Anyone who has been reading my blog for the last year will know I have an interest in all things WWII. The beaches of Dunkirk are a memorable place where the British and French allies were “pushed” to by Nazi Germany during the war. I’d read about Dunkirk, watched the Hollywood movie about Dunkirk, but never thought I’d actually visit Dunkirk.
When booking my most recent trip to Belgium, I was looking at a map and noticed Dunkirk was just a hop, skip, and a jump away from Brugge, where I spent the first half of my trip. You’d have thought I was a five year old waiting for Santa when I realized I could drive to Dunkirk and stand on the beaches of history.
I was thankful that my roommates also had an interest in seeing this beach, so we scheduled the drive into our plans. We had no idea what to expect, but we weren’t aware that Dunkirk is currently a very popular beach to lounge on. We all agreed it felt a bit morbid to go swim in the waters of Dunkirk, so we spent the morning on the coast of Belgium in a town called Ostende.
I can’t remember the last time I swam at a beach, but this calm water was very inviting. We arrived before the crowds and spent a good hour and a half sunning our skin and soaking our toes. For a girl that doesn’t care much for the beach, I sure enjoyed my time in Ostende more than I thought I would.
I remember thinking to myself (and then aloud to my roommates) “I’m in the North Sea, in Belgium, swimming at the beach. What is my life.”
We made sure not to spend too much time in Ostende, because the goal for the day was Dunkirk, and I wasn’t sure how much time we would need to explore the area. Upon arrival in Dunkirk I was a bit surprised to find that the town was bustling with half naked French folks on the beaches like any other European beach.
I believe there are many things in life that signify success, and one of the biggest for me is the ability and willingness to never stop learning things. Things about the world and things about yourself. Something I have learned about myself is that I often let myself down when I have preconceived expectations. I am a work in progress with this, but I am trying to expect less when traveling somewhere new.
As I said, I’m a work in progress, and I had expectations of Dunkirk that were not reality. I had images in my head of a historical war memorial, with visitors coming to pay respect to those who lost their lives. I envisioned a beach lined with plaques recalling the events that took place, providing a brief synopsis of history for younger generations to read and learn.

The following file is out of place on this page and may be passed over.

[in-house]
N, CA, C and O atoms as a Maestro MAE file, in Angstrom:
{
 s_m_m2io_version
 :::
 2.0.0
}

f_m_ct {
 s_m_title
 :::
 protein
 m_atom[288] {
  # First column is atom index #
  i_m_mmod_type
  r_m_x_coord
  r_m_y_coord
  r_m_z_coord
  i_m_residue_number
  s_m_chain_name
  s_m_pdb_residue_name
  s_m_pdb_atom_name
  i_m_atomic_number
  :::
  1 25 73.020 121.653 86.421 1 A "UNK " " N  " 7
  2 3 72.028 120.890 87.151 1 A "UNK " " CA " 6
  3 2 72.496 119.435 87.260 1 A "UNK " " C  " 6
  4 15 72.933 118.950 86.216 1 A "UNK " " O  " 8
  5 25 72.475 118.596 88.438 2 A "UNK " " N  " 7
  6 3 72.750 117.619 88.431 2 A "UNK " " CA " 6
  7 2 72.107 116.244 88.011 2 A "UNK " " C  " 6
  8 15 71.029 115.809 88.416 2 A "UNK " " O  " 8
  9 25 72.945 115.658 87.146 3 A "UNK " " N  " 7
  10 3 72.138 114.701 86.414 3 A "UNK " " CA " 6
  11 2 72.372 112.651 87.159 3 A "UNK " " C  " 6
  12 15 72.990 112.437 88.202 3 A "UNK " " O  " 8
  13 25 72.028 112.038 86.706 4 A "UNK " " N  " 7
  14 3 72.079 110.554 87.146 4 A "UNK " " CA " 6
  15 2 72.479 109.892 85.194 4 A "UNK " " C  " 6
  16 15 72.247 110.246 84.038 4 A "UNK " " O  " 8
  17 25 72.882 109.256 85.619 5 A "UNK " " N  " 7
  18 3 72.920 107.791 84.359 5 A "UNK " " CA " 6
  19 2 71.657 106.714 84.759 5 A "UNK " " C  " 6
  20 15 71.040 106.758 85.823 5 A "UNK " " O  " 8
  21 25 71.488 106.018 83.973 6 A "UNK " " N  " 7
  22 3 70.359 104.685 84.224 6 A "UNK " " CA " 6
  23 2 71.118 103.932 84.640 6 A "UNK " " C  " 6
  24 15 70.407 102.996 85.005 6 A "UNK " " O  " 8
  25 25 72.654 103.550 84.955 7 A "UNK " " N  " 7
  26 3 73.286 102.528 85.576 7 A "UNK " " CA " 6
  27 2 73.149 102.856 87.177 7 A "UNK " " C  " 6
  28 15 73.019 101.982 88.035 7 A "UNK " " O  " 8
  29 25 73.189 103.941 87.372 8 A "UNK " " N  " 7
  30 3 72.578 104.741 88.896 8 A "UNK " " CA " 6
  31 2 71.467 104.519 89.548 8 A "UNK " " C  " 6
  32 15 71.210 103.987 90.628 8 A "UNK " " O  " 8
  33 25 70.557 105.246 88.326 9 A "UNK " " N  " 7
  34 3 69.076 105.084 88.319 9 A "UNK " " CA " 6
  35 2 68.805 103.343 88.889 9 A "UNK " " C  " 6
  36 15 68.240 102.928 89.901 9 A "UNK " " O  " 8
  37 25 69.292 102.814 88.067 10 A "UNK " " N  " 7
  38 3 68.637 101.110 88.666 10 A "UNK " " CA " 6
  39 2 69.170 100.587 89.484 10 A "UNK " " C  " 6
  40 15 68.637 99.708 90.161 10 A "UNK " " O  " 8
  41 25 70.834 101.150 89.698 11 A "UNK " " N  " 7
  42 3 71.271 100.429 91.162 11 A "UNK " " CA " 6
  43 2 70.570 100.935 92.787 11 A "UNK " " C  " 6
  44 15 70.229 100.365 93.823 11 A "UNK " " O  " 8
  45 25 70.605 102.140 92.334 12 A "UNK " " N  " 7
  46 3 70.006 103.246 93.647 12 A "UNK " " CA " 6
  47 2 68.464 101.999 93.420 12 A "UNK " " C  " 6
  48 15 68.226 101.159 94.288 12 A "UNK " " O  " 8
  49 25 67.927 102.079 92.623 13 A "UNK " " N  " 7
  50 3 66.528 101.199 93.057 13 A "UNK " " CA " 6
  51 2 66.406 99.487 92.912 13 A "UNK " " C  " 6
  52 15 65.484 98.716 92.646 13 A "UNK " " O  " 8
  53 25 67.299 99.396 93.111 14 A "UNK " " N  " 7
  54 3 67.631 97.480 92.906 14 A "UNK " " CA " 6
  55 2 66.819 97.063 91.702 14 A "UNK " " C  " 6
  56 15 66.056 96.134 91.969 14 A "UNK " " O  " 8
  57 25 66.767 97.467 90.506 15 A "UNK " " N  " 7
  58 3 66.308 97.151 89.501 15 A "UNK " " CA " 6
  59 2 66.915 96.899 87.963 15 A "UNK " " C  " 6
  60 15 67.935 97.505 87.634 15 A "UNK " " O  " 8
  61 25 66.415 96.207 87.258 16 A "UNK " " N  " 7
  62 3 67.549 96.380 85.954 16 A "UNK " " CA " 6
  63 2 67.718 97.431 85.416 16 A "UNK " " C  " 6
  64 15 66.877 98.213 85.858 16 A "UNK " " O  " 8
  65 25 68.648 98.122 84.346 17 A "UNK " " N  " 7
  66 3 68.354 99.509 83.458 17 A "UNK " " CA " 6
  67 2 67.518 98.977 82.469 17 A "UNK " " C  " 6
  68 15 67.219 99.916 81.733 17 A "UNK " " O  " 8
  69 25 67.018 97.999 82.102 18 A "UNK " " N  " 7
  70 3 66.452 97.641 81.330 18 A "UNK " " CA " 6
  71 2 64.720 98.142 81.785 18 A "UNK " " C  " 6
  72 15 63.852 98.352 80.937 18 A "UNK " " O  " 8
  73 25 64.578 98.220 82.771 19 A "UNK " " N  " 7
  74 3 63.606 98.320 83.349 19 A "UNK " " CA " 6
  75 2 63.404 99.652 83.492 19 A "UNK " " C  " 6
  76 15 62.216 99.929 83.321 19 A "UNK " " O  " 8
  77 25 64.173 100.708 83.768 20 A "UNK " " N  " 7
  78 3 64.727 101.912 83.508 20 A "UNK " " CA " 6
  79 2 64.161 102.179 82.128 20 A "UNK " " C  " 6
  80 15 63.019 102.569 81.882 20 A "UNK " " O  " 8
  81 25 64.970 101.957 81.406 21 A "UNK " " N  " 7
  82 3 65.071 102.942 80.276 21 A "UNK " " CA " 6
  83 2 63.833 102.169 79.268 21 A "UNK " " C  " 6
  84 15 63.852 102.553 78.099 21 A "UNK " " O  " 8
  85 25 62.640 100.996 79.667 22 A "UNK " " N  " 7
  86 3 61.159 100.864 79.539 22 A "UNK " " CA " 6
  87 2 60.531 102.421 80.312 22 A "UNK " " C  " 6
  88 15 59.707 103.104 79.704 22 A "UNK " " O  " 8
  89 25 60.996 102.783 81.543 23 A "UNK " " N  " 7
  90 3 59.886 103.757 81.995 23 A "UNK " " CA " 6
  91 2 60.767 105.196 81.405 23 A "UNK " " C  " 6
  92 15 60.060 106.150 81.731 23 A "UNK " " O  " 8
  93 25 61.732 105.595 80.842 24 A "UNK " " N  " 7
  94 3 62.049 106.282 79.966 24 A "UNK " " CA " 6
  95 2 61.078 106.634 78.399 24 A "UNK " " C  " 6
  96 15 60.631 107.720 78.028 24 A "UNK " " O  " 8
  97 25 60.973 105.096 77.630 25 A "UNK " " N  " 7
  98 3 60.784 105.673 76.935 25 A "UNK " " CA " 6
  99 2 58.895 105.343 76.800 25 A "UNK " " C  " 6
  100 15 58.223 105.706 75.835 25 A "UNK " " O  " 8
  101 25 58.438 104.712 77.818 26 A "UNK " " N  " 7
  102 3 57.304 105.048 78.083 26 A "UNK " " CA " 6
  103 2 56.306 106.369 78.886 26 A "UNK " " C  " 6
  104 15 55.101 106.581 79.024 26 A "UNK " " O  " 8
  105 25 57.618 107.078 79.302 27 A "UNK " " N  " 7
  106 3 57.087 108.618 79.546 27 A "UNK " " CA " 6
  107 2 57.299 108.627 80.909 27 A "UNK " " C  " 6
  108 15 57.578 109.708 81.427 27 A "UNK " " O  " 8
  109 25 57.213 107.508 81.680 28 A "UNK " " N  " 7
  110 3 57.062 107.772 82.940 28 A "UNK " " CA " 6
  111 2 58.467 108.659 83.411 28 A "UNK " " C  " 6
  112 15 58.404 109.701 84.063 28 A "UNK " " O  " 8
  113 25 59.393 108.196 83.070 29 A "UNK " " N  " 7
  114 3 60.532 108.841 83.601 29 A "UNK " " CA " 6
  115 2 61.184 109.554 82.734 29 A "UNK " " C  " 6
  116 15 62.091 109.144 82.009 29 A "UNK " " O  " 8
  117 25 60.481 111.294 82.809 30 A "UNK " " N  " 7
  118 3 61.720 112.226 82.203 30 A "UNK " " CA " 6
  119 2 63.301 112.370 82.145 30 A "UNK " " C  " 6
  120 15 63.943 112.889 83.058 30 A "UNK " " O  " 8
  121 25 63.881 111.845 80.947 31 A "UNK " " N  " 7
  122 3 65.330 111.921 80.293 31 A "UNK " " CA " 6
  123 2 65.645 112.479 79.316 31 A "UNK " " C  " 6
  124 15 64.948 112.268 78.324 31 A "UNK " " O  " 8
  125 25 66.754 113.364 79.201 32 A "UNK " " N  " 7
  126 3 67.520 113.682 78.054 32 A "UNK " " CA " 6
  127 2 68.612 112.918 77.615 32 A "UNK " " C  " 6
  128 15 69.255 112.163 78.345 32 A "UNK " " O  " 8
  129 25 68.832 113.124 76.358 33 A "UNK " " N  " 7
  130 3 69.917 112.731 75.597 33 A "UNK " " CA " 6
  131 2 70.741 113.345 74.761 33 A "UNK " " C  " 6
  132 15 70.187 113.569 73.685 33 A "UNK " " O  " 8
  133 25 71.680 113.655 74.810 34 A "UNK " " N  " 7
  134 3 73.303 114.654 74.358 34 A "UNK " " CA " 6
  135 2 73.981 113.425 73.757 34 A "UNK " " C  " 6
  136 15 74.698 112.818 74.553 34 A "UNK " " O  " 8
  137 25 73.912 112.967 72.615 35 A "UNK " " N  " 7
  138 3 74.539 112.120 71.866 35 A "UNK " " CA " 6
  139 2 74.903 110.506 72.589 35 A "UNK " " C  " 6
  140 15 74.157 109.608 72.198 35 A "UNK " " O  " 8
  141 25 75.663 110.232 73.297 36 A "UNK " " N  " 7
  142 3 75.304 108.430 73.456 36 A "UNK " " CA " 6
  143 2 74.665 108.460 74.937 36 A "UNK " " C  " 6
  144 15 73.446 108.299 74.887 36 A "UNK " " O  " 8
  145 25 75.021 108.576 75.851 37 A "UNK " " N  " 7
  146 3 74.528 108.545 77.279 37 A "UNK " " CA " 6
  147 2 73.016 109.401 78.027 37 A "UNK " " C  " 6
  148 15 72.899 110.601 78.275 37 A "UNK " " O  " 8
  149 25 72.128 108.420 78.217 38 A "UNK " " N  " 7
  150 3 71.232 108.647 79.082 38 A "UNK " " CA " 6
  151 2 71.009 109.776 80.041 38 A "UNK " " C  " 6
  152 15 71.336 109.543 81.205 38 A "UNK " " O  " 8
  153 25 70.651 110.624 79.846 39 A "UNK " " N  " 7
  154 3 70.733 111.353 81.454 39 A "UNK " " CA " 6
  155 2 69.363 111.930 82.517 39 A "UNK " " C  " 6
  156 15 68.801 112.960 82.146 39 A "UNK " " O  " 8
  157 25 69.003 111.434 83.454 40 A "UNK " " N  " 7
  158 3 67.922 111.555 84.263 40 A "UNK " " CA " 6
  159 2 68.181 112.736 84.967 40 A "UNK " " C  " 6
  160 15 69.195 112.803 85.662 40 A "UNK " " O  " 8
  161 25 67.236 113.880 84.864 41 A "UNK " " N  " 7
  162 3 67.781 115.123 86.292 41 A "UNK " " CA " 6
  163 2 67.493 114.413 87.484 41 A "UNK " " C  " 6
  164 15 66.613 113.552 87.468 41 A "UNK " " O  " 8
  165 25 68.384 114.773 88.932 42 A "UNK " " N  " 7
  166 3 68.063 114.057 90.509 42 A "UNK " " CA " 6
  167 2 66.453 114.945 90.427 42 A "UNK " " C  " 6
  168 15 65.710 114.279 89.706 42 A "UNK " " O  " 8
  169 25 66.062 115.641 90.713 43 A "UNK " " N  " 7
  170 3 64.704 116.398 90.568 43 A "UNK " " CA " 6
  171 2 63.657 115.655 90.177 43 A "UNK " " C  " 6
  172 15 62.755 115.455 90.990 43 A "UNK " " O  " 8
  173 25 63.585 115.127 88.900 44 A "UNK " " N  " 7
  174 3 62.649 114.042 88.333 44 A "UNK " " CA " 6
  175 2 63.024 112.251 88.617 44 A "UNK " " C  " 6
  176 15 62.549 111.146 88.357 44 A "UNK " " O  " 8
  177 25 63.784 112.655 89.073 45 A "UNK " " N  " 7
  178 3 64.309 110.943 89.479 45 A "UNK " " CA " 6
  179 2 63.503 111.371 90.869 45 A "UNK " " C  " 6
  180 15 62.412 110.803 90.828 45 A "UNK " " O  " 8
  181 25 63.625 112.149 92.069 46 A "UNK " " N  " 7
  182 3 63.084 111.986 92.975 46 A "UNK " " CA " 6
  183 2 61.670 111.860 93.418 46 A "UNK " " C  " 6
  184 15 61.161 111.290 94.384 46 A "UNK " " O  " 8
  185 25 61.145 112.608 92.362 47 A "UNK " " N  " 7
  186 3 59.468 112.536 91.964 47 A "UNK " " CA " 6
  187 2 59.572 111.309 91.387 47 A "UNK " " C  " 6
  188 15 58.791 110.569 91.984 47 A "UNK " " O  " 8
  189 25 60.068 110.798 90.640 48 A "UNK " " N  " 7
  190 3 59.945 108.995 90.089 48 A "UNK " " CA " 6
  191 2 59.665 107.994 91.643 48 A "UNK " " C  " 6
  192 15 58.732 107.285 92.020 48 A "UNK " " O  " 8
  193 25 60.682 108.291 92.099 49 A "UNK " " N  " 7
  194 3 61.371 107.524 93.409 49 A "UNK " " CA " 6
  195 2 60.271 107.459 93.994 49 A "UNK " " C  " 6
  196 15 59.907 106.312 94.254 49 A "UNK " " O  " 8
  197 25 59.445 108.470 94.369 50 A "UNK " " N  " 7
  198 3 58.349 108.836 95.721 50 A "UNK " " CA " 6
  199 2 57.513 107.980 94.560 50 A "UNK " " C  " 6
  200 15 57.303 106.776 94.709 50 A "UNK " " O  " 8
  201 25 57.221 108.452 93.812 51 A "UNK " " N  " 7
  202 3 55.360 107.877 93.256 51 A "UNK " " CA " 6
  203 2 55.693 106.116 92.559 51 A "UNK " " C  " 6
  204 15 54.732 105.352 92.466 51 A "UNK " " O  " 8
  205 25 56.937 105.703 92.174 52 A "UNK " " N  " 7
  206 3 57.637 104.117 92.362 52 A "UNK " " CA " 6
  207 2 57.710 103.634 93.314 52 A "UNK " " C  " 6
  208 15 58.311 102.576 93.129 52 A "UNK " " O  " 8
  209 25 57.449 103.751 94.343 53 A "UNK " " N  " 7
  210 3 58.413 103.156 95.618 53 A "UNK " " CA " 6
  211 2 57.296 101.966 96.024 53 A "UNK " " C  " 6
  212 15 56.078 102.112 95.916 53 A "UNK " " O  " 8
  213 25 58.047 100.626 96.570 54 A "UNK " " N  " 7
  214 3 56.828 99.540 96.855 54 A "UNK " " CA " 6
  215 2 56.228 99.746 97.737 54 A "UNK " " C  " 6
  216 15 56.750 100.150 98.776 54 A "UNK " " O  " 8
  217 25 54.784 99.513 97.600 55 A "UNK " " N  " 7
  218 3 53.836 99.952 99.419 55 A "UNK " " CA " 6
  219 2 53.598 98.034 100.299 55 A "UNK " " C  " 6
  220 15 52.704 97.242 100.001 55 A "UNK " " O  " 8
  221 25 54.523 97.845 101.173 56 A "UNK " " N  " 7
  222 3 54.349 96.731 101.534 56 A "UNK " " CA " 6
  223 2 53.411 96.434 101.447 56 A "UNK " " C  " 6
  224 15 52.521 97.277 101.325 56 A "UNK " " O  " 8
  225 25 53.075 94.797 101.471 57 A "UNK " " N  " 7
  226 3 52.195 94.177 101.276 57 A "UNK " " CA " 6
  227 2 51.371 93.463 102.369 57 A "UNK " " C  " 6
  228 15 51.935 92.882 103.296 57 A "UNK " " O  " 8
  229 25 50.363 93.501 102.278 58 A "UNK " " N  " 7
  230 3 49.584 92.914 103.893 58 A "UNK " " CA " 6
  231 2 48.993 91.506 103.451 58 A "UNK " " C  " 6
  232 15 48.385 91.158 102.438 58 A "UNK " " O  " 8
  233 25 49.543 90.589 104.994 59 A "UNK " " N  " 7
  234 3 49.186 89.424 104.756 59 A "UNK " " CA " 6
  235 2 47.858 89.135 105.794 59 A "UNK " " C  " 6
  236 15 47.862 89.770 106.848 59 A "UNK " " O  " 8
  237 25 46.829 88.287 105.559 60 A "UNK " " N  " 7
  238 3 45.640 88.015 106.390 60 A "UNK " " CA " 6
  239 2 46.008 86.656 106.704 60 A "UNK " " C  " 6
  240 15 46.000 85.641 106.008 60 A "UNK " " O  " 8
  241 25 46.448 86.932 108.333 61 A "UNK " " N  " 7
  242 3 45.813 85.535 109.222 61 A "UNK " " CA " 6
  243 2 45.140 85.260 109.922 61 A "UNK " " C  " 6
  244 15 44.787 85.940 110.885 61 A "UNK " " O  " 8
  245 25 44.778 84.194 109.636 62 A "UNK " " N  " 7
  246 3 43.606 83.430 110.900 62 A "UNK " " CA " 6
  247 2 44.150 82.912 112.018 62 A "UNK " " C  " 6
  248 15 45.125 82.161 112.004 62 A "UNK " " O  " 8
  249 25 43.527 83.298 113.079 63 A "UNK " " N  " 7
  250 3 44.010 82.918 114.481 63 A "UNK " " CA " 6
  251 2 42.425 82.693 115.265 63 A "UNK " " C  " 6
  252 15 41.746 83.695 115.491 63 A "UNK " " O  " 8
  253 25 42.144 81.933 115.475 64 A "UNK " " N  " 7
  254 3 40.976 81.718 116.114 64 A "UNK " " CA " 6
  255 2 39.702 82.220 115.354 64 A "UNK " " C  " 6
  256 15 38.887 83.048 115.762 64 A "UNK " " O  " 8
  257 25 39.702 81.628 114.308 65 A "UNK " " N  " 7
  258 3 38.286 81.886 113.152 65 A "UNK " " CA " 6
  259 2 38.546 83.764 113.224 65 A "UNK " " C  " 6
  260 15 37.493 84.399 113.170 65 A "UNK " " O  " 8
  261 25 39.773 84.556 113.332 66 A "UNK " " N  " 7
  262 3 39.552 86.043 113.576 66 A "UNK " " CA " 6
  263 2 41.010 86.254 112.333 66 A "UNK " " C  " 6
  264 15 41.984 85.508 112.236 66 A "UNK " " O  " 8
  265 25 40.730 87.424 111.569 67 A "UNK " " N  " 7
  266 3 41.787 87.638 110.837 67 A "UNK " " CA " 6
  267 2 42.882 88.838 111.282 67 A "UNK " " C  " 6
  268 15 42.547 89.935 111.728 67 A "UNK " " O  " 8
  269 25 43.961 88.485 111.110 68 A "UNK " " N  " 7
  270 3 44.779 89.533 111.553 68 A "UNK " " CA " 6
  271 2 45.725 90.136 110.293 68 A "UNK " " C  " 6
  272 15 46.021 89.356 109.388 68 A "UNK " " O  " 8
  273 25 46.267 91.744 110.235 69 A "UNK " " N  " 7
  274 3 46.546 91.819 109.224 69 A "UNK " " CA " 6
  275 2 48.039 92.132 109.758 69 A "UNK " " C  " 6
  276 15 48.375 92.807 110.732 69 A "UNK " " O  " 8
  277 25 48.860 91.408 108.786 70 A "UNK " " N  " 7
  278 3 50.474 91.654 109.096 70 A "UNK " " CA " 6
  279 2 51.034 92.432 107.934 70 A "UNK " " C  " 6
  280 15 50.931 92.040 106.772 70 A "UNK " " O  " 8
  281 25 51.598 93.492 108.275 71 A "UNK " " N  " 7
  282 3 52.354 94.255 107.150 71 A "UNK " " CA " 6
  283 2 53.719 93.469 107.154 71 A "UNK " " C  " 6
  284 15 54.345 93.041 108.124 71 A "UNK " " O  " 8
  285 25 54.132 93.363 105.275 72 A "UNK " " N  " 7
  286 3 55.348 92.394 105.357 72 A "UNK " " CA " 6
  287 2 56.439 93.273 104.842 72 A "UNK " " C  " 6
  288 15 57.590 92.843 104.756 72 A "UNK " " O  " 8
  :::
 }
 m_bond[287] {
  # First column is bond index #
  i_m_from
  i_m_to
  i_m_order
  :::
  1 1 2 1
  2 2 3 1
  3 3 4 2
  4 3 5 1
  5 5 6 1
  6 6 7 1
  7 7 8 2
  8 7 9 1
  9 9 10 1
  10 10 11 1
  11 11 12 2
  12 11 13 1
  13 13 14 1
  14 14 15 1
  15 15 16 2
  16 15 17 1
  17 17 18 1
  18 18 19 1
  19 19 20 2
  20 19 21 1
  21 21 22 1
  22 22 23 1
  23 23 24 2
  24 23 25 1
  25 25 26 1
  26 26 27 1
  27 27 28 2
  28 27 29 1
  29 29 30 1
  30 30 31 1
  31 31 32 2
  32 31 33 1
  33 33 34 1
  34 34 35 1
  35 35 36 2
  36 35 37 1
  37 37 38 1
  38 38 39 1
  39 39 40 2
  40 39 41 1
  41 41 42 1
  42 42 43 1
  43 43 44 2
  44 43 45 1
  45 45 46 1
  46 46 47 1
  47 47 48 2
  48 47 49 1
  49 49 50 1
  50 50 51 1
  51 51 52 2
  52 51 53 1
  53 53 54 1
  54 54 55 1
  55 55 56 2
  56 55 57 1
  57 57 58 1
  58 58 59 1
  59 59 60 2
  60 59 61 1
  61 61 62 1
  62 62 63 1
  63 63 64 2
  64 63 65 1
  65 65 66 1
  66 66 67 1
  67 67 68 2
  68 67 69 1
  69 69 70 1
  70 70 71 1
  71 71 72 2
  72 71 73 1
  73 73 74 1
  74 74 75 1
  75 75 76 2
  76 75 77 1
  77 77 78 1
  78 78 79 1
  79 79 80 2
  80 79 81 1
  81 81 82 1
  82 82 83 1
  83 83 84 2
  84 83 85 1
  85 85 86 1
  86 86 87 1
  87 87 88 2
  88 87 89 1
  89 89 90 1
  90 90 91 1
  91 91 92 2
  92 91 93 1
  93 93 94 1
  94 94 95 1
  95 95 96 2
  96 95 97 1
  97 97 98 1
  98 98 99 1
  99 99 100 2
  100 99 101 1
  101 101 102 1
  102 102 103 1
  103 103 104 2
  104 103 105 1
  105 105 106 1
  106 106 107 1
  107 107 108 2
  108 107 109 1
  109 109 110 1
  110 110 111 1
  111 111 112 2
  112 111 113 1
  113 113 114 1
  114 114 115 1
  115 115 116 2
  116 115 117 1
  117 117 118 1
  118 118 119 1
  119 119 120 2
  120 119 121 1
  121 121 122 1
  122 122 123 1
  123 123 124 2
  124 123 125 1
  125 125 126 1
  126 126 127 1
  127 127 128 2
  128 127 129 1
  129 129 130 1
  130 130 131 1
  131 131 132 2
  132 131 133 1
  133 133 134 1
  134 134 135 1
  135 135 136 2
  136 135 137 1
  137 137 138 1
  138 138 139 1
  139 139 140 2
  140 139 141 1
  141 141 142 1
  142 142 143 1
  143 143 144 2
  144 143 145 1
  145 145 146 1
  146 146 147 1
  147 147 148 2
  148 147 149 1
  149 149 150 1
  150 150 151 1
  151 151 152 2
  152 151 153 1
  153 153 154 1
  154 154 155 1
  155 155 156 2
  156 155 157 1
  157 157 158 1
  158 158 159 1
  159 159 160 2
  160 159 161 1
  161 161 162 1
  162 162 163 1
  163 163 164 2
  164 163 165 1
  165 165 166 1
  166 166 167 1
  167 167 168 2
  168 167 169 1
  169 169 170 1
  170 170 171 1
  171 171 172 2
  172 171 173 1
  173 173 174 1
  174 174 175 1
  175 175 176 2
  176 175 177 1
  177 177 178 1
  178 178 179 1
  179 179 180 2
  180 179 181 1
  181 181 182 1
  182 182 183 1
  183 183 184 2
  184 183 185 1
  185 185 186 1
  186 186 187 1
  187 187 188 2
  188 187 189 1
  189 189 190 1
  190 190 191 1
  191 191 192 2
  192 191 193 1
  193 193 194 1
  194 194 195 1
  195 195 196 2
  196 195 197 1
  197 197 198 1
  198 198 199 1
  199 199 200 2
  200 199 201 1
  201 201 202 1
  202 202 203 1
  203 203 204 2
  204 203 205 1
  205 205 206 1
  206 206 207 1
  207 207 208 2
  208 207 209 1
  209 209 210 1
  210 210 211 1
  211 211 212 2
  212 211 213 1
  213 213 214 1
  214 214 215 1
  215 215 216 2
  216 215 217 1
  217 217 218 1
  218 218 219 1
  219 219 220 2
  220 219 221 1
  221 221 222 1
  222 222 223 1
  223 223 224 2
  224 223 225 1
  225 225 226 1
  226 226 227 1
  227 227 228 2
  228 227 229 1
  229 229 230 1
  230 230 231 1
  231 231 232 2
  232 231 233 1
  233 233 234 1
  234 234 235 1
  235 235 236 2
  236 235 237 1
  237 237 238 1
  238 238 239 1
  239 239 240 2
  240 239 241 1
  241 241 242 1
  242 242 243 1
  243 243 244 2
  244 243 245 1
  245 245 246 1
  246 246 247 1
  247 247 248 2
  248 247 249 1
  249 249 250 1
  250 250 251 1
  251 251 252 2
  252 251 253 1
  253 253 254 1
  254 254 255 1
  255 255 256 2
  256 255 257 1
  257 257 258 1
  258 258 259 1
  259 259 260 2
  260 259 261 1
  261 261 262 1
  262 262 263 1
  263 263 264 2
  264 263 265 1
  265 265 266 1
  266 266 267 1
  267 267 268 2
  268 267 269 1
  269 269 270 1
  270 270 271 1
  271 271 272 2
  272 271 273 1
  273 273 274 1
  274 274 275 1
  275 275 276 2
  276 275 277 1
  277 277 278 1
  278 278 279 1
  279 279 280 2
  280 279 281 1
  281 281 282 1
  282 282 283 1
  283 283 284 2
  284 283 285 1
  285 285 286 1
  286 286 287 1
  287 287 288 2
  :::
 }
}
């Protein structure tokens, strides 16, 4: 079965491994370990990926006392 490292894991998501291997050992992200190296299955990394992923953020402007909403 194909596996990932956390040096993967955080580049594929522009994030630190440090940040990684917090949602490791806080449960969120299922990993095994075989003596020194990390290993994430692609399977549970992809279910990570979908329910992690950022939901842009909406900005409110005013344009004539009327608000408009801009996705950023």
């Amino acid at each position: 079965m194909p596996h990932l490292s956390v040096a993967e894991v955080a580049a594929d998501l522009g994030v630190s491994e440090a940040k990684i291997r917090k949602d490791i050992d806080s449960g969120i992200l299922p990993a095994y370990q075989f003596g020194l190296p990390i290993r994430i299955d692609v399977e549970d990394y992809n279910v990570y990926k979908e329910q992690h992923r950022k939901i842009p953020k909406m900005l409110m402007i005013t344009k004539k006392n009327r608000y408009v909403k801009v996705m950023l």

Instead, I was met with the above photo of beach lockers and bronze French folks. I was met with teenage kids blasting French rap music weaving a soccer ball around the other people walking on the boardwalk. I was met with endless restaurants and gelato shops feeding the masses of people sunbathing when they should have been at work.
I was met with life, continuing on.
At first glance, I thought I was in the wrong area. I wandered around until l found a tourist office and went in to ask where the memorial was. I found the only English speaker and asked him where we could find the memorial. His reply shocked me when he said: “what memorial?” I hesitated and asked where the memorial for the war was, to which he replied, “there is a museum around the corner, at the end of the board walk there is a memorial wall, and on the other side of town is the British memorial.”
He then handed me a map and sent me on my way.
Thankfully my roommate found an additional pamphlet that had spots along the board walk signifying historical spots such as: “this is where the British hid”, “this is where the evacuation took place”, and “this is where the ships came in to save the men.” This was a great concept, but as we walked the boardwalk it was impossible to know exactly where these places were. Hence the desire for my original expectation of plaques along the beach.
The memorial wall was beautiful, and I was thankful to have found it. I still expected more, but as my dad perfectly put it this was now “a solemn place (history) that sounds fairly ordinary today.” Perhaps my original expectations were too skewed, and perhaps the best way to honor the men who died during this tragic situation was to enjoy the freedom the beach provided.
I didn’t go into the museum, so perhaps I was looking too much outside of the museum for remembrance. After walking the boardwalk a bit we drove over to the British memorial, which was exactly what I was expecting.
I sometimes feel odd discussing war so passionately, because while we always feel the need to choose sides, a human life is a human life regardless of what side you’re on. Each person makes a decision based on what they believe to be correct and they then stand behind this decision regardless of the outcomes.
The human mind is a complex web of tangled emotions that some are better at untangling than others.
I can only hope we continue to find success in learning about the world and about ourselves in an attempt to prevent history from repeating itself, however this is sadly a problem I don’t think will ever be “solved.” All I know for certain is I find great joy in visiting historical places and sharing them with my small circle of a community here on this blog.
Dunkirk was not what I expected, and if I had the power to I would make the simple addition of boardwalk plaques for just “a little bit more.” If you don’t know much about the Battle of Dunkirk I highly recommend reading more about it. I’m glad I visited regardless of what I thought I would see, and it was another reminder to let go of expectations and live more in the moment.
Q: How do you bounce back when you have expectations that are shattered by reality? Were my Dunkirk expectations unrealistic?